Randolph Librarian, Privacy Activist Sues Equifax

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    Jessamyn West, of Randolph, checks her mail in Randolph, Vt., Wednesday, September 27, 2017 and finds a return receipt for a small claims court summons she sent to an Equifax representative in Barre, Vt. West is taking Equifax to court after her personal information was stolen in a security breach. "I'm really surprised more people haven't done this; it's super-easy," said West. (Valley News - James M. Patterson) Copyright Valley News. May not be reprinted or used online without permission. Send requests to permission@vnews.com. Valley News — James M. Patterson

Valley News Staff Writer
Published: 10/1/2017 12:44:32 AM
Modified: 10/4/2017 12:56:45 PM

Randolph — A librarian and activist from Randolph is suing Equifax in small claims court to protest the credit agency’s compensation to consumers after a major security breach.

Jessamyn West filed suit against Equifax in Orange County Superior Court after learning that her personal data likely was accessed in a massive hack that the company reported earlier this month.

The breach affected more than 100 million people whose data — names, addresses, Social Security numbers, and the like — Equifax compiled for credit reports and, last week, forced the retirement of the company’s CEO. Credit card information for hundreds of thousands of people was taken, too, the company revealed.

West, a librarian at the Randolph Technical Career Center and a prominent privacy rights and online security activist, received the news about her personal information while coping with the death of her mother this spring.

Feeling frustrated with the remedy that Equifax was offering, West remembered her mother’s tenacity in confronting unfair situations.

“They shouldn’t get away with this,” she imagined her mother saying in response to the breach. “People should get up and do something.”

West felt grief at losing a loved one, but also concern about how the security disaster could affect others in her life.

Her information is now intertwined with her mother’s estate and the personal data of her sister, who is also helping with their mother’s affairs.

The credit rating agency’s compensation offer was a year of credit monitoring from a company affiliated with Equifax, but West said she no longer wanted to do business with Equifax in any capacity.

“It’s like a guy you got in a car accident with — the remedy is he drives you to work from now on. No, thank you,” she said.

So instead, West filed a small claims suit in the Chelsea court. Her complaint outlines why she feels Equifax’s response was inadequate and asks that she receive credit monitoring from a third party and for a longer period of time than Equifax was offering, which was a year.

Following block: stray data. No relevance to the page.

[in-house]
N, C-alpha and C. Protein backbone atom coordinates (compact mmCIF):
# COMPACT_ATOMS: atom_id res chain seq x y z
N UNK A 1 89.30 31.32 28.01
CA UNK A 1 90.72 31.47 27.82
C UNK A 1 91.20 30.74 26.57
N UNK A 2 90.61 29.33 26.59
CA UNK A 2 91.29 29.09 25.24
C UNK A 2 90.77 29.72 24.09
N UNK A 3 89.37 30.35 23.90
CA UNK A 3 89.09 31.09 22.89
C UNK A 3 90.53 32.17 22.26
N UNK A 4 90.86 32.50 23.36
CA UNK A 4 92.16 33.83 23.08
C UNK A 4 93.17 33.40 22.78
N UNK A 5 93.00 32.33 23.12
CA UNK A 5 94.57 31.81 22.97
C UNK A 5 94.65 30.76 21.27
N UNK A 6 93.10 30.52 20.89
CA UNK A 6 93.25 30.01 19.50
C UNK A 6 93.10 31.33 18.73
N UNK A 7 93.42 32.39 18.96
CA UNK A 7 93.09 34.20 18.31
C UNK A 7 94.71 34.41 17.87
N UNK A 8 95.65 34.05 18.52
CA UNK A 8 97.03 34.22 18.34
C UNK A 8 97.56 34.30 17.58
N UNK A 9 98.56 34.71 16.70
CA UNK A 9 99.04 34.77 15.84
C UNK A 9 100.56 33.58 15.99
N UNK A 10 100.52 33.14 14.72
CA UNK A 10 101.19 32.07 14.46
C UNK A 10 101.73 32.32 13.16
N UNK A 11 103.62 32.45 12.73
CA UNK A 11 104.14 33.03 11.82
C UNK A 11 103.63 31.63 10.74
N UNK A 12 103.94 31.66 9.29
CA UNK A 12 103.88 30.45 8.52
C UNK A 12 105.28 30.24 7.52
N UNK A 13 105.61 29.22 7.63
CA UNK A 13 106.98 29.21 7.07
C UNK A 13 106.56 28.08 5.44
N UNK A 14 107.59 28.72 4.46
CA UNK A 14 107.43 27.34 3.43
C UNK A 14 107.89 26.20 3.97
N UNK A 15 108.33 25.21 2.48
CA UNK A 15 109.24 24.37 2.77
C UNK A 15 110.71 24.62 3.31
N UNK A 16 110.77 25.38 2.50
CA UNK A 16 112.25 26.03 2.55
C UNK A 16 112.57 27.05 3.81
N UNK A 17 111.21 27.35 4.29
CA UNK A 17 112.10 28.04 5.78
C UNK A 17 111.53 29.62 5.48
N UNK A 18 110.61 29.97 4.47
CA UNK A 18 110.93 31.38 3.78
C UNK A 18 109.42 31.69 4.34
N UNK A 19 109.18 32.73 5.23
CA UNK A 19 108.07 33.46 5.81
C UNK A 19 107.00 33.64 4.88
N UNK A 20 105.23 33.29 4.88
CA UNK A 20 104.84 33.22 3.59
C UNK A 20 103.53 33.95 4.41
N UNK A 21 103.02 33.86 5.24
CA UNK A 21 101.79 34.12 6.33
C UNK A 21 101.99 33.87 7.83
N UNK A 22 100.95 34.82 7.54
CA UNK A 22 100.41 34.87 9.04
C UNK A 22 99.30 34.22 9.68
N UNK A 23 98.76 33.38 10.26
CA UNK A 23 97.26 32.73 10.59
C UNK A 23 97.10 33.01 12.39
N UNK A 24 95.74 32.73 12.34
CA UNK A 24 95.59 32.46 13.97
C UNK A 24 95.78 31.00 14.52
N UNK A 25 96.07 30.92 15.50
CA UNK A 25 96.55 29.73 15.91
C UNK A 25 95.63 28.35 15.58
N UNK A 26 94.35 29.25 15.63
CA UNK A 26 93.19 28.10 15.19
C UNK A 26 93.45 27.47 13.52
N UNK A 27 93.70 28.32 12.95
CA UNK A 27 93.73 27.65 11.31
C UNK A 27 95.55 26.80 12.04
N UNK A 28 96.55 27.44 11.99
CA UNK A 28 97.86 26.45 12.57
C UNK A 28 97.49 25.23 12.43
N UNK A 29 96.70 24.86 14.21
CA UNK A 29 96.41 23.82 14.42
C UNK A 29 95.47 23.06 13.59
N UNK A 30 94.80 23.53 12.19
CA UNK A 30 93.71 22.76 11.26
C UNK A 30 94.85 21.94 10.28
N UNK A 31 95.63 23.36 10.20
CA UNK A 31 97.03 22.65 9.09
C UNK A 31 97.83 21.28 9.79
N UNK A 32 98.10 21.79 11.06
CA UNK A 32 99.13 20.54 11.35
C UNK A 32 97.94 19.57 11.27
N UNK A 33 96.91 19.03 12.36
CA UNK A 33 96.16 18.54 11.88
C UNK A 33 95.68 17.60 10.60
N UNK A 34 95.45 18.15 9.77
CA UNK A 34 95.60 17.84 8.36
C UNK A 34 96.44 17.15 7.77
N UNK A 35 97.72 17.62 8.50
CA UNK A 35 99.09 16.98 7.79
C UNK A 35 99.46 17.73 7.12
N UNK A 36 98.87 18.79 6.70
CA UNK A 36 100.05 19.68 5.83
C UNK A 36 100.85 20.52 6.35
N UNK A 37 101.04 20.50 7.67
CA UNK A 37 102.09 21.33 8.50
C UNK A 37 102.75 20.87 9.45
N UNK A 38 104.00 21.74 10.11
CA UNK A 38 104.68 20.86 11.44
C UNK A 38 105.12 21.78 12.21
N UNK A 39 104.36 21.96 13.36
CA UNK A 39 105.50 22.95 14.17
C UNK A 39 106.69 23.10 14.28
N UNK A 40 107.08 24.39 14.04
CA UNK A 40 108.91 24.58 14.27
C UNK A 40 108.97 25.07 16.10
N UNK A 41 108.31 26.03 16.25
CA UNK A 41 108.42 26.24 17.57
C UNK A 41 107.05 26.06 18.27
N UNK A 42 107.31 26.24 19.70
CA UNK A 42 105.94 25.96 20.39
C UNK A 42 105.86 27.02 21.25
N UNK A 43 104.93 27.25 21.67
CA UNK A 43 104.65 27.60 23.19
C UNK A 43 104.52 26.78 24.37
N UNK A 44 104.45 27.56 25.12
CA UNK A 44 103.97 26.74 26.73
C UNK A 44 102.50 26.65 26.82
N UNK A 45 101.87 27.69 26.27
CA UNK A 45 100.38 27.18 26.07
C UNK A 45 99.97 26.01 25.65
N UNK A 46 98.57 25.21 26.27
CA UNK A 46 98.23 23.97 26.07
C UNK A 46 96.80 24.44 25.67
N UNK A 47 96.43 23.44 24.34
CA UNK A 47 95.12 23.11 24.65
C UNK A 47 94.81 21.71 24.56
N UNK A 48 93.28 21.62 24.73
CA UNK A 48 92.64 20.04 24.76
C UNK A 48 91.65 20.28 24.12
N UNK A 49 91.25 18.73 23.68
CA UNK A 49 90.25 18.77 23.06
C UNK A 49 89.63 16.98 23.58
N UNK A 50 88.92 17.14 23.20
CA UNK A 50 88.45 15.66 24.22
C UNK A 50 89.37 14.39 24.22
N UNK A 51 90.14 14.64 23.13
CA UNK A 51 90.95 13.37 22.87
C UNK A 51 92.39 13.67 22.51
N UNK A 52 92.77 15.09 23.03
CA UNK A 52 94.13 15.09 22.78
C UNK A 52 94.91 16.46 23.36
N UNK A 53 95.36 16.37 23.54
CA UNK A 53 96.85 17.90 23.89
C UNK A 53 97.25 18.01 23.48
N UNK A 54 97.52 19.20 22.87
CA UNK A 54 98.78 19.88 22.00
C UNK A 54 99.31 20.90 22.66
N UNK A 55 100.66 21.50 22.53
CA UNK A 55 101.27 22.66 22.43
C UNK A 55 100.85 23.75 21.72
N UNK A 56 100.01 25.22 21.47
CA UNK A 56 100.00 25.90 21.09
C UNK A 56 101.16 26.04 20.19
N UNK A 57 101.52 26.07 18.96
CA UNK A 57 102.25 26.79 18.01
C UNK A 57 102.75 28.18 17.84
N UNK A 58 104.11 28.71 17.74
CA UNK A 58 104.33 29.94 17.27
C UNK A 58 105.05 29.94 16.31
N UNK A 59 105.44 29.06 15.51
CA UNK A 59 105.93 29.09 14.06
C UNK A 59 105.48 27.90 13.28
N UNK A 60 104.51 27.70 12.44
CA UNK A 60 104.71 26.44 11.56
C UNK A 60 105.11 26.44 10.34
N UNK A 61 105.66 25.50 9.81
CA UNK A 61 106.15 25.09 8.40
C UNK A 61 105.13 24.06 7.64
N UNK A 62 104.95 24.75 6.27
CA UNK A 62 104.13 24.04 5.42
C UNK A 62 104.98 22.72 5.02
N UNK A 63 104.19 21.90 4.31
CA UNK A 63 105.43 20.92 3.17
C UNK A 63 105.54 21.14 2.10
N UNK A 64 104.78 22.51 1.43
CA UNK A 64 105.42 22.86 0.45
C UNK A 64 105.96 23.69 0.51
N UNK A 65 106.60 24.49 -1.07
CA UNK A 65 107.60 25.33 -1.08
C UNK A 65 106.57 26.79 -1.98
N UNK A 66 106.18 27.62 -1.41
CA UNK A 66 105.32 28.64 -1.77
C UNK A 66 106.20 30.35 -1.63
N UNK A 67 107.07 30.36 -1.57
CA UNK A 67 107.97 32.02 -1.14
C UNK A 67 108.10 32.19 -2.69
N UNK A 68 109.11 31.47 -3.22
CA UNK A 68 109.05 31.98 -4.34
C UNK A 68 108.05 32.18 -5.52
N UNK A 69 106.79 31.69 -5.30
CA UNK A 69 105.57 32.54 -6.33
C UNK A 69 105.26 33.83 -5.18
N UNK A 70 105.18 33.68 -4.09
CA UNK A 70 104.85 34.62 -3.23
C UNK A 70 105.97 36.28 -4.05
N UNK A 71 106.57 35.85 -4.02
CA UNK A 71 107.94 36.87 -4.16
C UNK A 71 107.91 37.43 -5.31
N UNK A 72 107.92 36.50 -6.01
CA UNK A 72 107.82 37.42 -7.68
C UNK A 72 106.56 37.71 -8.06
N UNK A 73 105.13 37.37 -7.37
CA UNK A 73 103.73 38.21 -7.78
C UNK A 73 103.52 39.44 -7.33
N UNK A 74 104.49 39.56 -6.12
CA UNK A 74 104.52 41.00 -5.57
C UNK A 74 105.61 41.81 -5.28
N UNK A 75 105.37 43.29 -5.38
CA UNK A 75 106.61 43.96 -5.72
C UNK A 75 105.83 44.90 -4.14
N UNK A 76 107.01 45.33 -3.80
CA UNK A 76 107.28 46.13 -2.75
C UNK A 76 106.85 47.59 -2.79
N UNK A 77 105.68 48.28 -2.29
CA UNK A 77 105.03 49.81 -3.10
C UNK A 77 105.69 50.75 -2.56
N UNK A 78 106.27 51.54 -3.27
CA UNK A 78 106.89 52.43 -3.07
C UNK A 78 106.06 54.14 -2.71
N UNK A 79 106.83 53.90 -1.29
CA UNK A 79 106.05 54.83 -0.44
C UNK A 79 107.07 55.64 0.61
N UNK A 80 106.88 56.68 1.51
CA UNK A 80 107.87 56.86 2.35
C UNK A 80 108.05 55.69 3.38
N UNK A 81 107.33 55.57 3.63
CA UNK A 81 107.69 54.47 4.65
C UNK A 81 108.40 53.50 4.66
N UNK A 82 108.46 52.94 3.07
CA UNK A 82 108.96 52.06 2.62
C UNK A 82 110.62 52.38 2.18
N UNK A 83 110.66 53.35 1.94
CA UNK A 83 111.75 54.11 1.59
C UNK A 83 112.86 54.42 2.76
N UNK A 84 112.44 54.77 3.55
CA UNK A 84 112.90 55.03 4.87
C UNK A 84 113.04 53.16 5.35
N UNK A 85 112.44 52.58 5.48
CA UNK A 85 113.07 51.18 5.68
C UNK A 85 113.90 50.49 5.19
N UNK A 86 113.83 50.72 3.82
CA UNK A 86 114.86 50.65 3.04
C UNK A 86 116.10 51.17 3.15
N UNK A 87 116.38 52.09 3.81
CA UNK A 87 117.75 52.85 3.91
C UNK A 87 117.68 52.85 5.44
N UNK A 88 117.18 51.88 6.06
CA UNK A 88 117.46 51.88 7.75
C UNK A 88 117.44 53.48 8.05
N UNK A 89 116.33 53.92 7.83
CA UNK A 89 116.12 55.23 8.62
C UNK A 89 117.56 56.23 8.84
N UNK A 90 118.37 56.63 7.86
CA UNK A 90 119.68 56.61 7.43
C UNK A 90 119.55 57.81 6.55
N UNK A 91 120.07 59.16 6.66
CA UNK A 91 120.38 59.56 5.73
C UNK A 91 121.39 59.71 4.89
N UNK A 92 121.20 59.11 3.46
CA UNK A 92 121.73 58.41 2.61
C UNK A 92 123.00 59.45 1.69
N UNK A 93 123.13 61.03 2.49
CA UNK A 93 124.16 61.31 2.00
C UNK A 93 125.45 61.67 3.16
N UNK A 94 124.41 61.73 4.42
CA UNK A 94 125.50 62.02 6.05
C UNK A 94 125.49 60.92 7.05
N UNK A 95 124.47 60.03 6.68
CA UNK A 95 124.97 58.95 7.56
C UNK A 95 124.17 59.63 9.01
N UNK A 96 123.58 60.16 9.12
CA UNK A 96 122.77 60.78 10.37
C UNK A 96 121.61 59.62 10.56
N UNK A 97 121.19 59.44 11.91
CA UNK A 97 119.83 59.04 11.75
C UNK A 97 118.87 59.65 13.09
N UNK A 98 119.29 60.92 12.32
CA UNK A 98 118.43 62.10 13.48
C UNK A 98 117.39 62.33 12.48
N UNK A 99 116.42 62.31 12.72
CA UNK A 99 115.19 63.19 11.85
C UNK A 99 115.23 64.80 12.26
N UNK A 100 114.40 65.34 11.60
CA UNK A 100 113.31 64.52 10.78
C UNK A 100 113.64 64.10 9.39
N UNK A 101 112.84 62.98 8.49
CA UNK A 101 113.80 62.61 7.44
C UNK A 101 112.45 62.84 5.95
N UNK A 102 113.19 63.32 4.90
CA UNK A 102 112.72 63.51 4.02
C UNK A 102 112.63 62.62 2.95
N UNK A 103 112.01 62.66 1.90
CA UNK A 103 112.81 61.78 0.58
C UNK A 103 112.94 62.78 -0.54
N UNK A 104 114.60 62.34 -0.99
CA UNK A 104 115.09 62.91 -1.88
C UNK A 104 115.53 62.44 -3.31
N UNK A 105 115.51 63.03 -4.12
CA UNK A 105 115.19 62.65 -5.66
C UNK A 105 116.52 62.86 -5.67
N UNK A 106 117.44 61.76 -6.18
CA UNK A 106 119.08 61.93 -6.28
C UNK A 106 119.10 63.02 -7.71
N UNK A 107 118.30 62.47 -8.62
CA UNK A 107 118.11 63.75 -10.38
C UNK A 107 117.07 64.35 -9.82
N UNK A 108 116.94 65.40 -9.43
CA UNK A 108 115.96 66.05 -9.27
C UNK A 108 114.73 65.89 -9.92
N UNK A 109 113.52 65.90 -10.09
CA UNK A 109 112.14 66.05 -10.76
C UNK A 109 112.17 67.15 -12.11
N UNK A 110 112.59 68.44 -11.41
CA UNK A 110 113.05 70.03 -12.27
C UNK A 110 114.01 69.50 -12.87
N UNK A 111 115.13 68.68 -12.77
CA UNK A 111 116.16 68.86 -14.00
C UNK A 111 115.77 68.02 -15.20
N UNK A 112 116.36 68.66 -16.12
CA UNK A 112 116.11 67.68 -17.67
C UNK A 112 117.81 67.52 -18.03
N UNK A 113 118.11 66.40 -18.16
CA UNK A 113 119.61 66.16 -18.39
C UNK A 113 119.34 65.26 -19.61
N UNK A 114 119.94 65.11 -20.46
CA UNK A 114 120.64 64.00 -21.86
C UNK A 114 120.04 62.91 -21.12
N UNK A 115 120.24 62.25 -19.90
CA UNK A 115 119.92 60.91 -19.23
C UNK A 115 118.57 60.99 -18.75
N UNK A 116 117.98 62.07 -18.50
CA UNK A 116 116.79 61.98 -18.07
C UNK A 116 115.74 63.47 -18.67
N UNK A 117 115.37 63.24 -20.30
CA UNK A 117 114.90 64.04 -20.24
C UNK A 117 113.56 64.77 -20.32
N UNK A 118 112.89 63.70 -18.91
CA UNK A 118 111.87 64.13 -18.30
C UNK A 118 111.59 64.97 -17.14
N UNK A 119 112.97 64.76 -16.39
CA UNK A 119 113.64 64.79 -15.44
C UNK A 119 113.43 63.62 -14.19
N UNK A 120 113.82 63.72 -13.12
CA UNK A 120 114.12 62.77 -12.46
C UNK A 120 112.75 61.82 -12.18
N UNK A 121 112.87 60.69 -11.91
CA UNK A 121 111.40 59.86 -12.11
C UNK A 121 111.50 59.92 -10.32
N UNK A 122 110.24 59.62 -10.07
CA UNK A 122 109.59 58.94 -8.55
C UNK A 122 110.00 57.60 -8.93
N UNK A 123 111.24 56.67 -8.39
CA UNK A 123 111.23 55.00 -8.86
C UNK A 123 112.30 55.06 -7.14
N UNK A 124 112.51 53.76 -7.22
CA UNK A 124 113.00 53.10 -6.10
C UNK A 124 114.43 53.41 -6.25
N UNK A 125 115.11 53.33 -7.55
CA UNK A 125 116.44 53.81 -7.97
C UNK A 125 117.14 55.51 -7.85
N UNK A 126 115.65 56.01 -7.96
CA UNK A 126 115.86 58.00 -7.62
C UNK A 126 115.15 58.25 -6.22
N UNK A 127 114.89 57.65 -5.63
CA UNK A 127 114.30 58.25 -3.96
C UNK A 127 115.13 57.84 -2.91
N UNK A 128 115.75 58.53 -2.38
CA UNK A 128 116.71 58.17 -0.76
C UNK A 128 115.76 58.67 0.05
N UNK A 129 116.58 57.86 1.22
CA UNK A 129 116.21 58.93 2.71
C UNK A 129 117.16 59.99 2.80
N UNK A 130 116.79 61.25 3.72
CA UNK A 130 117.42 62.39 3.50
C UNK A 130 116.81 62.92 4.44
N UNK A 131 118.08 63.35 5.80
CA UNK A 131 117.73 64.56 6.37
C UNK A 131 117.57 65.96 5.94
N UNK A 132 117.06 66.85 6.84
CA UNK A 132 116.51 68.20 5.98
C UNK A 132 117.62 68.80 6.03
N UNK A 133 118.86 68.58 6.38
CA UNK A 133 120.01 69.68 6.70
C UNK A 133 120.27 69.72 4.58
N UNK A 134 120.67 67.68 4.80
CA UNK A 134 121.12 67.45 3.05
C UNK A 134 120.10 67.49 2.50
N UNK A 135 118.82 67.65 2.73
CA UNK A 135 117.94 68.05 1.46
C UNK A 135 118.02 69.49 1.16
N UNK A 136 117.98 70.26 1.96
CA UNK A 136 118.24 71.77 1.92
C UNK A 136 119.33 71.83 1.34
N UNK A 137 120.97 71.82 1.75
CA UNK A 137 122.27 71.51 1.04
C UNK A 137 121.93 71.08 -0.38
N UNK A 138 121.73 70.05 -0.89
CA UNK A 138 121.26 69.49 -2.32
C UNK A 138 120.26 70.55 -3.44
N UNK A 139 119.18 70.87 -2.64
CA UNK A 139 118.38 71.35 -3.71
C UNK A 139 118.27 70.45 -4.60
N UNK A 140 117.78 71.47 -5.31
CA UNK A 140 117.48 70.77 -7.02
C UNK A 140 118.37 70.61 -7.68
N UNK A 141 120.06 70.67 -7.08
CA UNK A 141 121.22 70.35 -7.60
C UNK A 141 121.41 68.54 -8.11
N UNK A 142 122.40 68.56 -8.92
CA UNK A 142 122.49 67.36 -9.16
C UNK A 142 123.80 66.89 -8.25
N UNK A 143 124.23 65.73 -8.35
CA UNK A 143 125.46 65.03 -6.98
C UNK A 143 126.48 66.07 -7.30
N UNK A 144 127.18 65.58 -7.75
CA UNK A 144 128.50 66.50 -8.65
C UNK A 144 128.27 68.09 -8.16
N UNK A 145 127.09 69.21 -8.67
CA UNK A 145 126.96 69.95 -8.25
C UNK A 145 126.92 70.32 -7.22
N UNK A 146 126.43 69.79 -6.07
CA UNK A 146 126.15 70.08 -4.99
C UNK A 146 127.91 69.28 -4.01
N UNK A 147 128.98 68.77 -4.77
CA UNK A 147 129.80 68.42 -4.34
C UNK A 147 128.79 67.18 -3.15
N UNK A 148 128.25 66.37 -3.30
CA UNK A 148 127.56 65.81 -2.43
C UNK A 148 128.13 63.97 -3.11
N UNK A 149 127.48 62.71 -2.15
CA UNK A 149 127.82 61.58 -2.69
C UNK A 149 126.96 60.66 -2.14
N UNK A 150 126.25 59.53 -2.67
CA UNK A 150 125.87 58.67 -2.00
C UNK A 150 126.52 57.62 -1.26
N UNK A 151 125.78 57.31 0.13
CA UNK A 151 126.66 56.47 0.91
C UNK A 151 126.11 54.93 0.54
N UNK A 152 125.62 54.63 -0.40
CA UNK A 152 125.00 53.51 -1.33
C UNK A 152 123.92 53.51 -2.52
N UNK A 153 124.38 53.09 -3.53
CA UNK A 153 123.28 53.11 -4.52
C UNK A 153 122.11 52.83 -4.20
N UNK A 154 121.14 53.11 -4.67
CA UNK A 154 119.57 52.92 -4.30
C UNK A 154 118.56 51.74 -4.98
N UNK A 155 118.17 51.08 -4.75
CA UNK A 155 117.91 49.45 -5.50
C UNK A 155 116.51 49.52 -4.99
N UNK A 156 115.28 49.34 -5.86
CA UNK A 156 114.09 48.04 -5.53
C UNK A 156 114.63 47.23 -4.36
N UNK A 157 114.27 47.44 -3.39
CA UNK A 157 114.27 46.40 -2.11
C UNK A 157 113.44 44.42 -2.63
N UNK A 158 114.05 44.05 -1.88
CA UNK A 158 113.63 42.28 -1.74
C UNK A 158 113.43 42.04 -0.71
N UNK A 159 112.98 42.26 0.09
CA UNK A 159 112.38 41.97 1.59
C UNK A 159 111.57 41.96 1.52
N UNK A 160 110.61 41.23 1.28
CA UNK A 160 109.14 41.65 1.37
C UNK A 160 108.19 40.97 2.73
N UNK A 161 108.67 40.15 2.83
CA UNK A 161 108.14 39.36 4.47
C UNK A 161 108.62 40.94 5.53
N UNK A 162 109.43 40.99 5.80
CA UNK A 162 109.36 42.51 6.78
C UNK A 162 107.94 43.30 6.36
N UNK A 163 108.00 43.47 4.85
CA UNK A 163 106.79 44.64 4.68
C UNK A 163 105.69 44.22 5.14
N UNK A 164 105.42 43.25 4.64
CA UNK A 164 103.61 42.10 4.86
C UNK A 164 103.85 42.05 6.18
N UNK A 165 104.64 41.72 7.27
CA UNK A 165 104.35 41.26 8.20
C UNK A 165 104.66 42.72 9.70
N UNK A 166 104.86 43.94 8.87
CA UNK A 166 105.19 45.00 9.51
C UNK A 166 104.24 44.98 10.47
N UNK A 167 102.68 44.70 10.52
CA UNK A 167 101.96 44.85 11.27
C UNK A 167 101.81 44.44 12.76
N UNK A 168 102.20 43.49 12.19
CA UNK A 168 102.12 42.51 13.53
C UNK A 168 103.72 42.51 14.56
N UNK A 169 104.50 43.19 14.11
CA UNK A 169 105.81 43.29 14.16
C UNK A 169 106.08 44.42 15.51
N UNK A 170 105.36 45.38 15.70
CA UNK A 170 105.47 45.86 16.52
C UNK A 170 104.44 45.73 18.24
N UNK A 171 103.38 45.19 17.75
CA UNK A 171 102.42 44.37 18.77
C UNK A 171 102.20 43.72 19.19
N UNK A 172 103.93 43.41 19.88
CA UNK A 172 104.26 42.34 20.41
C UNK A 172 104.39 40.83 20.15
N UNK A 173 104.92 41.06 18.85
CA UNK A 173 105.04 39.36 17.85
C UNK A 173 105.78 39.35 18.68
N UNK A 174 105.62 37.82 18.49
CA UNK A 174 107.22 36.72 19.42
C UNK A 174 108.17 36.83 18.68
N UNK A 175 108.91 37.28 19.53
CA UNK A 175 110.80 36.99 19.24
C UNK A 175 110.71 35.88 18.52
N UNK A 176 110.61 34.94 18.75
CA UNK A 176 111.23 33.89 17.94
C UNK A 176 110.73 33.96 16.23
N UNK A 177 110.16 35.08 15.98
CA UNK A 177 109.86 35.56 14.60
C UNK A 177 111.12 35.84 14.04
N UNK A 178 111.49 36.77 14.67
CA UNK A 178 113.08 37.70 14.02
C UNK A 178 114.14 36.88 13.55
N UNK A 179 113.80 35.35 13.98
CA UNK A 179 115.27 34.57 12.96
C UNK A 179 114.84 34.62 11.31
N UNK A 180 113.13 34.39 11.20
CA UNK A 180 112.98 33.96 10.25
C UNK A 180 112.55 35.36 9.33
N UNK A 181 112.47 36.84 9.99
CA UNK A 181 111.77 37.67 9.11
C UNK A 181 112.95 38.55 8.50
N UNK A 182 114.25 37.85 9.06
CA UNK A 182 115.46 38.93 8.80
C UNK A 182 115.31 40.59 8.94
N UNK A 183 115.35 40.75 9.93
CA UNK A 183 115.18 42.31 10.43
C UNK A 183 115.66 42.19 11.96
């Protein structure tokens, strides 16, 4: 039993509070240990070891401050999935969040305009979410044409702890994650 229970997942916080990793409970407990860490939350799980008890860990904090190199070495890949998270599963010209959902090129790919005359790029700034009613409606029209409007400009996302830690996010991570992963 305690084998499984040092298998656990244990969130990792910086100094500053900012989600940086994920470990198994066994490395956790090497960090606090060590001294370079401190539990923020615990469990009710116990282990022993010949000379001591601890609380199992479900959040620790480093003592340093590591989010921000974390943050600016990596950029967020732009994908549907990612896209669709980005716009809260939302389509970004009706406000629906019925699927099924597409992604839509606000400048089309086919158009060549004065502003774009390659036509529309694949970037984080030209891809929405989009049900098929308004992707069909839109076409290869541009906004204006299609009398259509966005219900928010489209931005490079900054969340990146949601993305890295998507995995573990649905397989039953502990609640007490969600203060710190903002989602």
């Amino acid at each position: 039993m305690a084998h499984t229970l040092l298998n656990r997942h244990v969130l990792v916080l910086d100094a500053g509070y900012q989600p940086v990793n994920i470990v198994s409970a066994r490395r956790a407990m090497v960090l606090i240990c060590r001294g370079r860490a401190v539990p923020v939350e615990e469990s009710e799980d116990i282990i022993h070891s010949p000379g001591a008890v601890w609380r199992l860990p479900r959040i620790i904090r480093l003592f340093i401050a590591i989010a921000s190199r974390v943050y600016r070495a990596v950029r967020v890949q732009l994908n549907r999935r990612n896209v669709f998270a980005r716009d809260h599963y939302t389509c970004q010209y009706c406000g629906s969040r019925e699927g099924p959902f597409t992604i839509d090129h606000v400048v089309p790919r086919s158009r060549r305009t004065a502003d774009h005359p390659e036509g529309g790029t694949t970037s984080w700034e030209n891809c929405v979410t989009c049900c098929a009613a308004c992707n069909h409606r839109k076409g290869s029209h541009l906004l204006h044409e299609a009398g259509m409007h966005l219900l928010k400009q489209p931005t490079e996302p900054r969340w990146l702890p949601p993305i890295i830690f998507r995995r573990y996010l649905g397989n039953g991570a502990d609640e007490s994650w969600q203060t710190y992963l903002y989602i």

“Look, I am not mad, but I do think the remedy that Equifax is offering here — one year of credit monitoring in a slightly convoluted manner by a company not wholly distinct from Equifax — is not sufficient to match both the egregiousness of the offense and the complete and total hassle this is causing for me and many others,” she said in her letter to the court.

Based in Atlanta, Ga., Equifax is one of the “Big Three” ratings agencies in the United States. It compiles credit information on millions of consumers and reported $3.1 billion in revenue in 2016.

A noted public voice at the intersection of library science, security and privacy discussions nationwide, West was one of many librarians to fight information-gathering clauses of the USA Patriot Act seen as intrusive.

West said Equifax hadn’t yet answered her filing, which was not unexpected, she said, given that nearly a month still remained until the deadline to respond. On Wednesday, West said, a receipt arrived in the mail indicating that her summons had arrived at Equifax’s headquarters.

Emailed questions to Equifax representatives Ines Gutzmer and Marisa Salcines in the company’s Atlanta office were met with a response from a general media inquiries account that offered assurances to consumers but declined to comment on the case’s specifics.

“We cannot comment on pending litigation, but want to reassure consumers that we are remaining focused on helping them navigate the situation and providing the best customer support possible,” the statement said.

“We are listening to issues consumers have experienced and their suggestions, which are helping to further inform our actions as we continue to improve this process.”

The breach has prompted numerous lawsuits against Equifax, including a class-action suit on behalf of a pair of Oregon residents whose data was stored by the company. The plaintiffs in that case are seeking up to $70 billion in damages.

Small claims court in Vermont handles cases involving claims of $5,000 or less, according to the Vermont Judiciary website.

Rob Wolfe can be reached at rwolfe@vnews.com or at 603-727-3242.

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